The Oklahoma State Department of Health (OSDH) has received $820,000 for four years from the Centers for Disease Control and Prevention (CDC) to prevent overdose deaths related to prescription opioids as part of the Prescription Drug Overdose: Prevention for States program.
The Prevention for States program, allocated through the National Center for Injury Prevention and Control (NCIPC), will support 16 states with annual awards between $750,000 and $1 million over the next four years to implement prevention strategies to improve safe prescribing practices and turn the tide on the prescription drug overdose epidemic. Funding will support:
· Prescription drug monitoring programs,
· Improvements to opioid prescribing practices
· Prevention efforts at the state and community level, and
· “Rapid response projects” to address new and emerging problems related to prescription drug overdose
“The purpose of this comprehensive program is to prevent prescription drug overdoses and deaths by addressing problematic prescribing and patient overuse, misuse, and abuse of prescription drugs. We will work with physicians, pharmacists, community groups, and numerous agencies to combat the problem,” said Dr. Terry Cline, Secretary of Health and Human Services and OSDH Commissioner. “Some of the funding will be provided to the Oklahoma Bureau of Narcotics and Dangerous Drugs Control to enhance Oklahoma’s Prescription Monitoring Program, a statewide data system that tracks all prescriptions for controlled substances, and to educate providers on using the system to improve patient care.”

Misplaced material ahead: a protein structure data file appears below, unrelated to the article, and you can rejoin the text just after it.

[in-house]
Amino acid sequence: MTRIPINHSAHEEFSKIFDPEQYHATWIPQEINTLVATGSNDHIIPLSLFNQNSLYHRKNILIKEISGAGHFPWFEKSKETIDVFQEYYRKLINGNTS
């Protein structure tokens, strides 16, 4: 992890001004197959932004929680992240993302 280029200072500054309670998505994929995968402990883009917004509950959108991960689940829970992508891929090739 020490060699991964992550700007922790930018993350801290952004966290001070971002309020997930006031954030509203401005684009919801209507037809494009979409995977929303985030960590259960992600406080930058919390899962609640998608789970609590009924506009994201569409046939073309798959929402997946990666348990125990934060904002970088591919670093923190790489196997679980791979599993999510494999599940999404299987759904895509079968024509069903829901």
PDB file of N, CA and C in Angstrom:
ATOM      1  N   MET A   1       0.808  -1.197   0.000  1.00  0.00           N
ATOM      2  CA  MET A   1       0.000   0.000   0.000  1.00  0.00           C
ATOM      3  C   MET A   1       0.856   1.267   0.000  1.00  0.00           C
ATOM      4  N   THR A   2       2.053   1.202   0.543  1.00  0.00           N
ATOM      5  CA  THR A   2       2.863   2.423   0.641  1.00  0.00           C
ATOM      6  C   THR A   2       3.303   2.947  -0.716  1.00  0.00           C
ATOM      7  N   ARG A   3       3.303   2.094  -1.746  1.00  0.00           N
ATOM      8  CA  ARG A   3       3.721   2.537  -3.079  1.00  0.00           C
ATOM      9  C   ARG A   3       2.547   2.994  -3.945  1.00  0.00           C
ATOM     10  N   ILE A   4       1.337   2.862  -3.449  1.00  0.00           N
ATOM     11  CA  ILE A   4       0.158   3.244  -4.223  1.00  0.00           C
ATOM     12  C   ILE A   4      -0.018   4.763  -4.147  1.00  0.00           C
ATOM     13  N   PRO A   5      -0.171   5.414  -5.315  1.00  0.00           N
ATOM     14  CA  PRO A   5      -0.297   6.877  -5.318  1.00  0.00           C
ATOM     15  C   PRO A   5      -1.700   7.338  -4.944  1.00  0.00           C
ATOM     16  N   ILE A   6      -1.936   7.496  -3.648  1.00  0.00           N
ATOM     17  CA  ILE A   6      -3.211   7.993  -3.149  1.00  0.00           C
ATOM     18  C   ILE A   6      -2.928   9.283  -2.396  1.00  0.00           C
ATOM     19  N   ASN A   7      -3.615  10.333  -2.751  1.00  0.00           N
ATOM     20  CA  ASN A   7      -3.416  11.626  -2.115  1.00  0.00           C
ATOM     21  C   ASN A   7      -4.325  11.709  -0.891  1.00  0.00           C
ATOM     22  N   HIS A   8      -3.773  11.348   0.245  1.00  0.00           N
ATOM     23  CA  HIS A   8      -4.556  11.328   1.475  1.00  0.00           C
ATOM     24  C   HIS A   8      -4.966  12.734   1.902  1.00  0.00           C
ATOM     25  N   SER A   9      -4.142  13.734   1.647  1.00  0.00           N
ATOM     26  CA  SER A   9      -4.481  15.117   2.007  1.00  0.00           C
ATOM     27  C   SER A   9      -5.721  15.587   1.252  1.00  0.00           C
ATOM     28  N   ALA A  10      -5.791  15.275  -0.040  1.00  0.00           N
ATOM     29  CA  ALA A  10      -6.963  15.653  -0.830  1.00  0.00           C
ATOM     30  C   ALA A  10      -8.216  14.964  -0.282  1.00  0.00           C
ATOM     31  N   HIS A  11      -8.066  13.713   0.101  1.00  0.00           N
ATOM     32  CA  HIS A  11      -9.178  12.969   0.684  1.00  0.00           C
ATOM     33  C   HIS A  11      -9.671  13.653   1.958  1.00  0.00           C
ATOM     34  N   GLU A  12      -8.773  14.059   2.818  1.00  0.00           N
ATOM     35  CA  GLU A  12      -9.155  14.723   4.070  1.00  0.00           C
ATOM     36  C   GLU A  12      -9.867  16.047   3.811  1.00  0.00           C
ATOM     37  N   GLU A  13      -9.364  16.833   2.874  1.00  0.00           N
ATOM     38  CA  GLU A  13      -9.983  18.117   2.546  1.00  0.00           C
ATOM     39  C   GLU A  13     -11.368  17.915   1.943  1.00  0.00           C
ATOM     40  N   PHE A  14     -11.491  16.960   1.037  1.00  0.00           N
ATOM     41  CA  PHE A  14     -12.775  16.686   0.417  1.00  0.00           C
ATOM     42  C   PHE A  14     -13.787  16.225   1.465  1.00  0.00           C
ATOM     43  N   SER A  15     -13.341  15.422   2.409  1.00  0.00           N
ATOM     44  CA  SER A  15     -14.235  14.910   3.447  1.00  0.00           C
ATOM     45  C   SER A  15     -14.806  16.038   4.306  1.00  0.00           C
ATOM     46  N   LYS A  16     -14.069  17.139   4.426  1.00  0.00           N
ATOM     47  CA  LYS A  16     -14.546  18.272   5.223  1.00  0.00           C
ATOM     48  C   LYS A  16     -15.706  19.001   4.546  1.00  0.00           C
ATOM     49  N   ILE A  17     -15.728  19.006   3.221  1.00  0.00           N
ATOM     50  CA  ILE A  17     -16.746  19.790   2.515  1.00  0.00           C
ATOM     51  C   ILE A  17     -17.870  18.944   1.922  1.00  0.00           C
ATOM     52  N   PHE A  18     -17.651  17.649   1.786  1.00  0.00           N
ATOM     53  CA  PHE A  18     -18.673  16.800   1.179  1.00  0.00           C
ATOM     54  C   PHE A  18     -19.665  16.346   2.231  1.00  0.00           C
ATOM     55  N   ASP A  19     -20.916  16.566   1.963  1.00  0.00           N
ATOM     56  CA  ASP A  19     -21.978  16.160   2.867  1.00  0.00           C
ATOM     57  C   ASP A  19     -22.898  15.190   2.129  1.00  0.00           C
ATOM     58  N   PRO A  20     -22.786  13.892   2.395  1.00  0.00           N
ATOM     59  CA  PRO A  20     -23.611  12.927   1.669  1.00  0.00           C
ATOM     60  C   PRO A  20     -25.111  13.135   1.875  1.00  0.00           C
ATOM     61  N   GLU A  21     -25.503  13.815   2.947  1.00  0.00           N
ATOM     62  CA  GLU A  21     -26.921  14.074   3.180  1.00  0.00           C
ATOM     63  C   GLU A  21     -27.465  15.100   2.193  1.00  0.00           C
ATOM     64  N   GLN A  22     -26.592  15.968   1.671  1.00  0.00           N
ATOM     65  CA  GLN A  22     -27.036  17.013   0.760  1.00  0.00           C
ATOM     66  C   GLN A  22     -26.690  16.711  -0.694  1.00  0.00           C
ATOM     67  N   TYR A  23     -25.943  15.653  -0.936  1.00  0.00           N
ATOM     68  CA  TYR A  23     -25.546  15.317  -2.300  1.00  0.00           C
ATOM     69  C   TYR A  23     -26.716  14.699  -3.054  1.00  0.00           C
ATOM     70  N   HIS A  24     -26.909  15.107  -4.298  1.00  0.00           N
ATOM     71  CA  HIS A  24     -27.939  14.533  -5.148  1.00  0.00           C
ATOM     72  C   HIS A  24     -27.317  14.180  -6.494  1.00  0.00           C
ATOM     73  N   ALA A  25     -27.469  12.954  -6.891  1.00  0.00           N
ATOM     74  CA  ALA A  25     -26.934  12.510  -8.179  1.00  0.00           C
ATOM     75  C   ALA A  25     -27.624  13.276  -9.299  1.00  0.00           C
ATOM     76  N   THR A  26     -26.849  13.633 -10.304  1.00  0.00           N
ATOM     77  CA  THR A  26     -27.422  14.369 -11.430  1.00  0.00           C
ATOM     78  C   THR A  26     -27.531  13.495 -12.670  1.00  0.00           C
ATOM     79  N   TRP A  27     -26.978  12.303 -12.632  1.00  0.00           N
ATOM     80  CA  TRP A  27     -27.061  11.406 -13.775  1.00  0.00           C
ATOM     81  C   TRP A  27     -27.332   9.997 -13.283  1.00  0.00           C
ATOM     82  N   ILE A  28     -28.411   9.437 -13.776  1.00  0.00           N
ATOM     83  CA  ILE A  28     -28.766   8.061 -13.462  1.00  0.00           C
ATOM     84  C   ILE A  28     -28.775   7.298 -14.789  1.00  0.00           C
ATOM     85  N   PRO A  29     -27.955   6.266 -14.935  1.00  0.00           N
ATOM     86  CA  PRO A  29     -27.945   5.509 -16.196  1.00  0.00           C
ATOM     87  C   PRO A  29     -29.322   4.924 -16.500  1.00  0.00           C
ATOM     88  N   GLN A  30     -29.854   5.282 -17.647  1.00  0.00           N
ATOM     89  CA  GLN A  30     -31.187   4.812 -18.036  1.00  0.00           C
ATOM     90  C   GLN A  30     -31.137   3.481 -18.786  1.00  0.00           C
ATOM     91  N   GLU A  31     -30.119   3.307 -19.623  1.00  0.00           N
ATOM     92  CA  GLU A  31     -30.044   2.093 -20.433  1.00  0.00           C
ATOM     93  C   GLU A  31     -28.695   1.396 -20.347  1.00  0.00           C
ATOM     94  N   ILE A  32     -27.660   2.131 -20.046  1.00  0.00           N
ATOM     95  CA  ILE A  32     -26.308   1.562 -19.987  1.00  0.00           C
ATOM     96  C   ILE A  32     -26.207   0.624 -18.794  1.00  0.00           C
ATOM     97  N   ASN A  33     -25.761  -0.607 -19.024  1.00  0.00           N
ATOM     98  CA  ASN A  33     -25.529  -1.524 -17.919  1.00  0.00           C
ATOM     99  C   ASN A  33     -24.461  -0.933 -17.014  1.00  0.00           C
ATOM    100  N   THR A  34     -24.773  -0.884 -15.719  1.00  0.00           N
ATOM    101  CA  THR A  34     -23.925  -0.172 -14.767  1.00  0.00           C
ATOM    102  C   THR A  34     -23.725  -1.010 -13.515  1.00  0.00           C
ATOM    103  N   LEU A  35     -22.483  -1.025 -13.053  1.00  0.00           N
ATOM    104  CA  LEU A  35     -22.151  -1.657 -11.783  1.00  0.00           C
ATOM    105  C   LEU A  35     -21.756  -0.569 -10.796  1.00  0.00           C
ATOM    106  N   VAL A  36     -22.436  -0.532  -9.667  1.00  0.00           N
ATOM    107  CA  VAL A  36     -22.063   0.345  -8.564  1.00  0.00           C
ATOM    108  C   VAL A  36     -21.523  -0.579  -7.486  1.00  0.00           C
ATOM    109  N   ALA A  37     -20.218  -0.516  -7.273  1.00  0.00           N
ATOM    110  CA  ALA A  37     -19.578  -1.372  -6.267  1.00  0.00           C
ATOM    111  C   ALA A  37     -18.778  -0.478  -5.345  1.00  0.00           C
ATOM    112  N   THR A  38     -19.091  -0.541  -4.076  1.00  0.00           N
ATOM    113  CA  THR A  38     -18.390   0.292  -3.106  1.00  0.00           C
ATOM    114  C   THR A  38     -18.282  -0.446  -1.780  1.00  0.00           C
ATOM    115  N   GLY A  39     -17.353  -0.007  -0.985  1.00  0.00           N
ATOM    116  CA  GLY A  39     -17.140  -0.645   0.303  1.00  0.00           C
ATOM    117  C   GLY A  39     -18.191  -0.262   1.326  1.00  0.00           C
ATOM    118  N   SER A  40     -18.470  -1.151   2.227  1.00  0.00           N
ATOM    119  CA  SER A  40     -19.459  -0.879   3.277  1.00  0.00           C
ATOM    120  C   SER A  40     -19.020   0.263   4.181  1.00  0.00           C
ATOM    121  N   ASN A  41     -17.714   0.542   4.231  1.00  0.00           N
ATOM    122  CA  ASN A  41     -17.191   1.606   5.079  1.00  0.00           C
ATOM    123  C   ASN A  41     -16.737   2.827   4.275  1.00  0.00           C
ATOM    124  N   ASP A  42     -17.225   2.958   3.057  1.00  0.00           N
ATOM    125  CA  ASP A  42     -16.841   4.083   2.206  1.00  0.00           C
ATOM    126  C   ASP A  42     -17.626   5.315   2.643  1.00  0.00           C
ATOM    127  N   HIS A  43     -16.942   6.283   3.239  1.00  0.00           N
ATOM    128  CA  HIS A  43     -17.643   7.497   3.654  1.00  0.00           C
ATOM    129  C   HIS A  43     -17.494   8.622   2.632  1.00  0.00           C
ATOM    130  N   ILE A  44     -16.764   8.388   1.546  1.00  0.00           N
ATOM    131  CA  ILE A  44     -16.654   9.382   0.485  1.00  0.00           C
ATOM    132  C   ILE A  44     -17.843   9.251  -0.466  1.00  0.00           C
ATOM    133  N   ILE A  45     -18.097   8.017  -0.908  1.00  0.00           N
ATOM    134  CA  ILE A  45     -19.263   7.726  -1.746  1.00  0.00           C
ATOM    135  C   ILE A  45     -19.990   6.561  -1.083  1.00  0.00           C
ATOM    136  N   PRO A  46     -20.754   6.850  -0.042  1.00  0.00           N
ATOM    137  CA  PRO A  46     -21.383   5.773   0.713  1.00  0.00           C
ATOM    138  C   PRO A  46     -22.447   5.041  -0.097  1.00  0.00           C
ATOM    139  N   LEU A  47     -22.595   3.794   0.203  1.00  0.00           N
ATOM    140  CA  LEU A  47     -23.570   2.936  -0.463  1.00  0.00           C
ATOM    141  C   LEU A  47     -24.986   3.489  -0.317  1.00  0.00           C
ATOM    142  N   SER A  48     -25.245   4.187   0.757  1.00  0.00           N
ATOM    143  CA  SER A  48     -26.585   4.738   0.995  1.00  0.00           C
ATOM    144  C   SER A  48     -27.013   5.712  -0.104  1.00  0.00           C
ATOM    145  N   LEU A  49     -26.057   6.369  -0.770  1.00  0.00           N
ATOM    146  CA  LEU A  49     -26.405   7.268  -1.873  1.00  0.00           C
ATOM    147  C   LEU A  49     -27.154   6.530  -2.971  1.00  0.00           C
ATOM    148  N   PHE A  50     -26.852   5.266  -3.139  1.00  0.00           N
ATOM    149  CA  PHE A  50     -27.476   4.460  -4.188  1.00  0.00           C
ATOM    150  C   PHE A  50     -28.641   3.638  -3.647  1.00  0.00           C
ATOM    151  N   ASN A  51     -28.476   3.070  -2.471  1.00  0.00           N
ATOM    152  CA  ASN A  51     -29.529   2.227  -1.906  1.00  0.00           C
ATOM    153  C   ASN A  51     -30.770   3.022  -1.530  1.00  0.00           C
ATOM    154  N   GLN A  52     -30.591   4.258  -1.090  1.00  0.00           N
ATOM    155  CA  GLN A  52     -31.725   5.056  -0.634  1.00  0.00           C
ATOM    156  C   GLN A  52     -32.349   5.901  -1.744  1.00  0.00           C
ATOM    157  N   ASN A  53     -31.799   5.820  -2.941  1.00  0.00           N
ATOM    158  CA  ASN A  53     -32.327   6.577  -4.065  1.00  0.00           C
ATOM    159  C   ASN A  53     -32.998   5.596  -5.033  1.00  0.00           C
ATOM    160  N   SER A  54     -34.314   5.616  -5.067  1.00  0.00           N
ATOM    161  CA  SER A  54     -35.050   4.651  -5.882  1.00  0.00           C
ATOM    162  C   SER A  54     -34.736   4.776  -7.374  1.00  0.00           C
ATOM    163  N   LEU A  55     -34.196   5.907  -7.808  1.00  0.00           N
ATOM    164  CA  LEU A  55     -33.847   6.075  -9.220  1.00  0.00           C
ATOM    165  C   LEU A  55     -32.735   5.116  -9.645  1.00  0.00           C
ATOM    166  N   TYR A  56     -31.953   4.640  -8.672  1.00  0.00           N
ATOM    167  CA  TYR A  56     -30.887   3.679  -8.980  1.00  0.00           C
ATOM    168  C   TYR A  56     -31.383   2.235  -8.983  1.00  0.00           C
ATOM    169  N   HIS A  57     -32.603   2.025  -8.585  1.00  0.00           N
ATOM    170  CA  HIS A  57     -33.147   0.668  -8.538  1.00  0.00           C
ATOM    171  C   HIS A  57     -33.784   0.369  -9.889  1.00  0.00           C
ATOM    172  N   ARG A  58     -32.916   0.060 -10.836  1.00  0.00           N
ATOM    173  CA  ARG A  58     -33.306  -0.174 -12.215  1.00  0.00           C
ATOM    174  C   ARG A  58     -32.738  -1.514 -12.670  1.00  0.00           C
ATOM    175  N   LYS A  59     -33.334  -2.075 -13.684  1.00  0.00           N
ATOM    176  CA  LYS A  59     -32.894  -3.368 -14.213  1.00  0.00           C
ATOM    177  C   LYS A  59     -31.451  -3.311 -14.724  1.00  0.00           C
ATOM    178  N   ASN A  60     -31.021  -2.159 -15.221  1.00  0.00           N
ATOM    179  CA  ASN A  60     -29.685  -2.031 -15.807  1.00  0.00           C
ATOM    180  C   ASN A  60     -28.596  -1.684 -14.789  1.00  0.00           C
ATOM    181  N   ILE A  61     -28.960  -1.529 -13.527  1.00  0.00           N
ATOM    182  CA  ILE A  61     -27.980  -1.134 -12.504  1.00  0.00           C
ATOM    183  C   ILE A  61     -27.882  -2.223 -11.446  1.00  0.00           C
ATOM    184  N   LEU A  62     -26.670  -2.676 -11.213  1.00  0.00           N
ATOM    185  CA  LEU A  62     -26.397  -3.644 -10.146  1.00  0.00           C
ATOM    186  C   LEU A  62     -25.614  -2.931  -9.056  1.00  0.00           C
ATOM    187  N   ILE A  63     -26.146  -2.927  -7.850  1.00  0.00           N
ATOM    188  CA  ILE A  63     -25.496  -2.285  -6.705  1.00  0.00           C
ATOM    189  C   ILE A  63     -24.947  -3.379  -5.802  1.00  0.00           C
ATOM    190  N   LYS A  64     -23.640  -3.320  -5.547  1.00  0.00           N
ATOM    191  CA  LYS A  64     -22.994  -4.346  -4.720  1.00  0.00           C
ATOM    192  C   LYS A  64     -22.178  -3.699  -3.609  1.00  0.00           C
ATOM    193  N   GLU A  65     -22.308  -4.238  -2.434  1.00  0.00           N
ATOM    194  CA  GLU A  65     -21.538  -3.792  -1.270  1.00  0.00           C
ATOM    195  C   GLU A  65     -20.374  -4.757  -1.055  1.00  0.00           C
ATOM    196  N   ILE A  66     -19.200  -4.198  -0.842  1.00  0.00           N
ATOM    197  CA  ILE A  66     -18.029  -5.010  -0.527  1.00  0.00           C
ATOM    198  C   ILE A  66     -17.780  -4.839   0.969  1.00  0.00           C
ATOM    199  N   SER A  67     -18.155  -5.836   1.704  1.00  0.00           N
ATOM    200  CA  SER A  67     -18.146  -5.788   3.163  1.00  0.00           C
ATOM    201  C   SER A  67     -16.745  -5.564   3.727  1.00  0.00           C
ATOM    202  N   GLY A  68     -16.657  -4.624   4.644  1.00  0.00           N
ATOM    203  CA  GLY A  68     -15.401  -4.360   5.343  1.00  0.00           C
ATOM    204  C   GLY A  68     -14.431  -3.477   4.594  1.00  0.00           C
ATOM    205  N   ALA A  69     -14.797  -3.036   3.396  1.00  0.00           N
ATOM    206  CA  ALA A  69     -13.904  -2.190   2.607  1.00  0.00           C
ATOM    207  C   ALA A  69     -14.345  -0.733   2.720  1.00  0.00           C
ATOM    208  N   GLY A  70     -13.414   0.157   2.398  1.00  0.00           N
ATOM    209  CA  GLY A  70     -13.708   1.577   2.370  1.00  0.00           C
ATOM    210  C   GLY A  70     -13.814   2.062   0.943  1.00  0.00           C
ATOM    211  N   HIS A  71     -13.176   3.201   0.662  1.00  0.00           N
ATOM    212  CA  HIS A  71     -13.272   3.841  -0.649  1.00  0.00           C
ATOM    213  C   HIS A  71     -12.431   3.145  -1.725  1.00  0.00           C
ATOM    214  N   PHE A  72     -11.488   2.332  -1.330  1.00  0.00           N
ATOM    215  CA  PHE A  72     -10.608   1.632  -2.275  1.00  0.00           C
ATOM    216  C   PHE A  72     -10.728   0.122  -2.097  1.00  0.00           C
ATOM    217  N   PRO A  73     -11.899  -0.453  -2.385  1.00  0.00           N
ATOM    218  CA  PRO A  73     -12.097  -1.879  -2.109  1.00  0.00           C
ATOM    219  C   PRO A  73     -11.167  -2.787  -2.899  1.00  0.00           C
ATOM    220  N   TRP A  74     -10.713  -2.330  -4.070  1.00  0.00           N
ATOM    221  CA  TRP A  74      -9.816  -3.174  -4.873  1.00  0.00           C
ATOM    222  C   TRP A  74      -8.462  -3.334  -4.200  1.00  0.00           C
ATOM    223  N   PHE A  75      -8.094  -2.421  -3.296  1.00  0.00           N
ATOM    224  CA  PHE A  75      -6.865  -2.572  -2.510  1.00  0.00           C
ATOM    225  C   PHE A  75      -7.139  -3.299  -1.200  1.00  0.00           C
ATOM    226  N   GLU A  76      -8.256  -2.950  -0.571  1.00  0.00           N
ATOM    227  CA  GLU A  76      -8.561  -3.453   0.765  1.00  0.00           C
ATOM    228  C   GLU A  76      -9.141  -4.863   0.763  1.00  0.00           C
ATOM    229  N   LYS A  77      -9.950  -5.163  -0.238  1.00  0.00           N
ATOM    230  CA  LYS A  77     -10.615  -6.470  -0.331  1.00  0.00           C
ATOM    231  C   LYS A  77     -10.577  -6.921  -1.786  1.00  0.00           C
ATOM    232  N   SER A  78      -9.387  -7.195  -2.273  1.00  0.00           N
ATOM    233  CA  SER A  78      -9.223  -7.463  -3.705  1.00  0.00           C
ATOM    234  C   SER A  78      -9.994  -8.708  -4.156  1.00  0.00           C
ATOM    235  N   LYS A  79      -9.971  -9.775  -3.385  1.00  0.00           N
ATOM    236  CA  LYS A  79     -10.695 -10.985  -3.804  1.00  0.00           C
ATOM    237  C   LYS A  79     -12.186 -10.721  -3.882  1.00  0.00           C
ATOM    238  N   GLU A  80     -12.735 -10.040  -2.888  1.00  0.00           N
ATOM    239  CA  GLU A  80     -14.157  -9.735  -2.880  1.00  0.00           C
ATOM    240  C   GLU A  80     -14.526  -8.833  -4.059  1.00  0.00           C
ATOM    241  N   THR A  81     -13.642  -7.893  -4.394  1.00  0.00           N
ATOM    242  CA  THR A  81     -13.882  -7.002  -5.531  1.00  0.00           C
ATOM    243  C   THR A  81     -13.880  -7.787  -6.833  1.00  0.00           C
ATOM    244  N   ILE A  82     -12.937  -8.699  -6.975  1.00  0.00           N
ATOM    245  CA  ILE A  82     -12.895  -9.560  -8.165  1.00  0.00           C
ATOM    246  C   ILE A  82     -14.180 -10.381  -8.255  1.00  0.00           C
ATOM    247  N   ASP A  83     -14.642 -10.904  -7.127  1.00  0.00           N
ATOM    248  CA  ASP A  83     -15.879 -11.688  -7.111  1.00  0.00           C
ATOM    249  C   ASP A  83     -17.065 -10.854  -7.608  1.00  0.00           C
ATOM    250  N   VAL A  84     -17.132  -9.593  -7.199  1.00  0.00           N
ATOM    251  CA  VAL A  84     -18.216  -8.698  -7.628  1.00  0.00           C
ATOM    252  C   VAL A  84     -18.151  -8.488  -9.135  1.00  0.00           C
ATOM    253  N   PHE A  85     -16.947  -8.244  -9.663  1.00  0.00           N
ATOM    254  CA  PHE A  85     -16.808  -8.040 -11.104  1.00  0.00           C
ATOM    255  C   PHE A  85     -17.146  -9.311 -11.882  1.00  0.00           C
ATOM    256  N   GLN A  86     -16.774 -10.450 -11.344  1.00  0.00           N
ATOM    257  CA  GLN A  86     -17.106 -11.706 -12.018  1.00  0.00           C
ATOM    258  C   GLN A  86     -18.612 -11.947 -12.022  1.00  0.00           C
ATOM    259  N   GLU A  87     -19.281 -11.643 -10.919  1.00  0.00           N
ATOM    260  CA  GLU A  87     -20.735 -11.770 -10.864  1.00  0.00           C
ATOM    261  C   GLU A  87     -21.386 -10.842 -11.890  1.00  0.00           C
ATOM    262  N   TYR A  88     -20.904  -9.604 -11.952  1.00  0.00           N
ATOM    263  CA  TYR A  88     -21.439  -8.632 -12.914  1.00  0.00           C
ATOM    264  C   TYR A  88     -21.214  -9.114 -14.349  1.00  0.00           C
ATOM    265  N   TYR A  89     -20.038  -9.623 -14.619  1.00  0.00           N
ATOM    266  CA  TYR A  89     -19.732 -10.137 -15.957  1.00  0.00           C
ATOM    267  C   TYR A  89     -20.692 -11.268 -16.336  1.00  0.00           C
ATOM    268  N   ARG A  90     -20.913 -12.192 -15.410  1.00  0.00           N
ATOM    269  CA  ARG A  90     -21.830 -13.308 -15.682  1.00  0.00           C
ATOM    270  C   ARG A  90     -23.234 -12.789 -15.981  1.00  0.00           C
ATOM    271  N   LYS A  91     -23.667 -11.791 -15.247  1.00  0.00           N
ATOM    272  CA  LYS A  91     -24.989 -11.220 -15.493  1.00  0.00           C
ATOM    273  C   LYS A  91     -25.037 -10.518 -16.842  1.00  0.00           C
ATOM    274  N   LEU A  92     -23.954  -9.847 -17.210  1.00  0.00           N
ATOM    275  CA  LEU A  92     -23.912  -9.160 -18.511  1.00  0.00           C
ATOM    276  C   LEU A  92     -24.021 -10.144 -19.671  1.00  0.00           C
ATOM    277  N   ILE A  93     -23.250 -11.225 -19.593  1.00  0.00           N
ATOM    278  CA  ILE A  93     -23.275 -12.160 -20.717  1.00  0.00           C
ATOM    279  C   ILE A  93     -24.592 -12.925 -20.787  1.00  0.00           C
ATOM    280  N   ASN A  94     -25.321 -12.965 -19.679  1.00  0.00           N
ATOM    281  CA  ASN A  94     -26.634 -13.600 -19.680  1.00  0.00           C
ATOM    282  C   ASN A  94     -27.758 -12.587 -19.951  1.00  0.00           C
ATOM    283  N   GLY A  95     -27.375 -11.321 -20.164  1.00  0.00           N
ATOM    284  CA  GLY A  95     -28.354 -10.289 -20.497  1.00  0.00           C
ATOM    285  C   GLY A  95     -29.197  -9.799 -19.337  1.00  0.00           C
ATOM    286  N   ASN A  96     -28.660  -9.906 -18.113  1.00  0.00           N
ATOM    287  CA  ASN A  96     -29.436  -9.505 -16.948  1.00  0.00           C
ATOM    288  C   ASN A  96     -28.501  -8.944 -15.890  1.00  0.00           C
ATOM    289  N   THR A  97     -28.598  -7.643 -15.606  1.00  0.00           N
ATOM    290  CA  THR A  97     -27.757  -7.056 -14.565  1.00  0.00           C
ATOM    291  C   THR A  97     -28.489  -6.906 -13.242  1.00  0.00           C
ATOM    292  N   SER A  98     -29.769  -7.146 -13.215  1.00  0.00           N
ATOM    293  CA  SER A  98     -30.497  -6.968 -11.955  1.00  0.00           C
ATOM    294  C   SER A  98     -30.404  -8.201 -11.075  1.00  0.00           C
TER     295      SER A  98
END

Drug overdose is the leading cause of injury-related death, both in Oklahoma and the United States. In 2013, Oklahoma had the eighth highest age-adjusted drug overdose death rate in the nation, 49% higher than the U.S. rate. More overdose deaths involve prescription painkillers than alcohol and all illicit drugs combined.
OSDH has already collaborated with multiple agencies and organizations statewide to create solutions to address the problem of prescription drug misuse. Some of these efforts include:
· Promoting and evaluating opioid prescribing guidelines for physicians;
· Providing training on the use of intranasal naloxone to basic- and intermediate-level emergency medical service and emergency medical response agencies;
· Providing community education and awareness of overdose deaths at state and local levels; and
· Collecting, analyzing, and reporting on data to better understand the problem and inform the development and evaluation of prevention strategies.
Oklahoma’s participation in the Prevention for States program is part of the CDC’s efforts to provide resources and support to advance comprehensive state-level interventions for preventing prescription drug overuse, misuse, abuse, and overdose in participating states. The 16 states participating include: Arizona, California, Illinois, Kentucky, Nebraska, New Mexico, North Carolina, Ohio, Oklahoma, Oregon, Pennsylvania, Rhode Island, Tennessee, Utah, Vermont, and Wisconsin.